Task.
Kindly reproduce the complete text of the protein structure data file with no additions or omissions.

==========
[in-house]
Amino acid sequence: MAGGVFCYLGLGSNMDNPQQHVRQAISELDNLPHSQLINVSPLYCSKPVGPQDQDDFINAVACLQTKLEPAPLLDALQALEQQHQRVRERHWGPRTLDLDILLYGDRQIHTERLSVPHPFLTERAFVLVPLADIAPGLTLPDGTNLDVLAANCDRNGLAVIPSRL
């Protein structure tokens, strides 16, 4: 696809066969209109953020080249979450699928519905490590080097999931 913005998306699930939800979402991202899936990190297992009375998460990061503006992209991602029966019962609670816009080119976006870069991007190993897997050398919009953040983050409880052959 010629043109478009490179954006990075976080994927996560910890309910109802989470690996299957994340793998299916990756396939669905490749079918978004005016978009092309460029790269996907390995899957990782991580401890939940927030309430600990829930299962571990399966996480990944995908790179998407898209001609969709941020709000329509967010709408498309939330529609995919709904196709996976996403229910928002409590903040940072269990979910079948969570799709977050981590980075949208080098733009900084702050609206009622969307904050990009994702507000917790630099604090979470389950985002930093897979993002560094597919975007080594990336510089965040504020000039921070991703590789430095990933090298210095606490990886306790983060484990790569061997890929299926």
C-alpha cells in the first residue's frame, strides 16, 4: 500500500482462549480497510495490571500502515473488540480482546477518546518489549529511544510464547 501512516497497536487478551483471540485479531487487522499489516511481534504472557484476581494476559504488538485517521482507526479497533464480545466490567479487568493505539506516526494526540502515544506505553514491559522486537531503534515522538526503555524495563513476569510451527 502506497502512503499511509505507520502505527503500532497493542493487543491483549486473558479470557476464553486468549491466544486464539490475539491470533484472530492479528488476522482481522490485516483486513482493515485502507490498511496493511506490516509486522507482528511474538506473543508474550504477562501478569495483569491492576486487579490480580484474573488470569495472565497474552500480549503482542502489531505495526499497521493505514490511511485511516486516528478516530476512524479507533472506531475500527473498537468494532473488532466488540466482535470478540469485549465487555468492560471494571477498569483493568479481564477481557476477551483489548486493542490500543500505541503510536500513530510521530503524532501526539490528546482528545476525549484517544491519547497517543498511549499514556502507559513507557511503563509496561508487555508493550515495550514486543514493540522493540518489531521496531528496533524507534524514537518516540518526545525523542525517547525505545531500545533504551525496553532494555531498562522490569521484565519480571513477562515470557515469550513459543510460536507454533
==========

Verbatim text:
[in-house]
Amino acid sequence: MAGGVFCYLGLGSNMDNPQQHVRQAISELDNLPHSQLINVSPLYCSKPVGPQDQDDFINAVACLQTKLEPAPLLDALQALEQQHQRVRERHWGPRTLDLDILLYGDRQIHTERLSVPHPFLTERAFVLVPLADIAPGLTLPDGTNLDVLAANCDRNGLAVIPSRL
């Protein structure tokens, strides 16, 4: 696809066969209109953020080249979450699928519905490590080097999931 913005998306699930939800979402991202899936990190297992009375998460990061503006992209991602029966019962609670816009080119976006870069991007190993897997050398919009953040983050409880052959 010629043109478009490179954006990075976080994927996560910890309910109802989470690996299957994340793998299916990756396939669905490749079918978004005016978009092309460029790269996907390995899957990782991580401890939940927030309430600990829930299962571990399966996480990944995908790179998407898209001609969709941020709000329509967010709408498309939330529609995919709904196709996976996403229910928002409590903040940072269990979910079948969570799709977050981590980075949208080098733009900084702050609206009622969307904050990009994702507000917790630099604090979470389950985002930093897979993002560094597919975007080594990336510089965040504020000039921070991703590789430095990933090298210095606490990886306790983060484990790569061997890929299926």
C-alpha cells in the first residue's frame, strides 16, 4: 500500500482462549480497510495490571500502515473488540480482546477518546518489549529511544510464547 501512516497497536487478551483471540485479531487487522499489516511481534504472557484476581494476559504488538485517521482507526479497533464480545466490567479487568493505539506516526494526540502515544506505553514491559522486537531503534515522538526503555524495563513476569510451527 502506497502512503499511509505507520502505527503500532497493542493487543491483549486473558479470557476464553486468549491466544486464539490475539491470533484472530492479528488476522482481522490485516483486513482493515485502507490498511496493511506490516509486522507482528511474538506473543508474550504477562501478569495483569491492576486487579490480580484474573488470569495472565497474552500480549503482542502489531505495526499497521493505514490511511485511516486516528478516530476512524479507533472506531475500527473498537468494532473488532466488540466482535470478540469485549465487555468492560471494571477498569483493568479481564477481557476477551483489548486493542490500543500505541503510536500513530510521530503524532501526539490528546482528545476525549484517544491519547497517543498511549499514556502507559513507557511503563509496561508487555508493550515495550514486543514493540522493540518489531521496531528496533524507534524514537518516540518526545525523542525517547525505545531500545533504551525496553532494555531498562522490569521484565519480571513477562515470557515469550513459543510460536507454533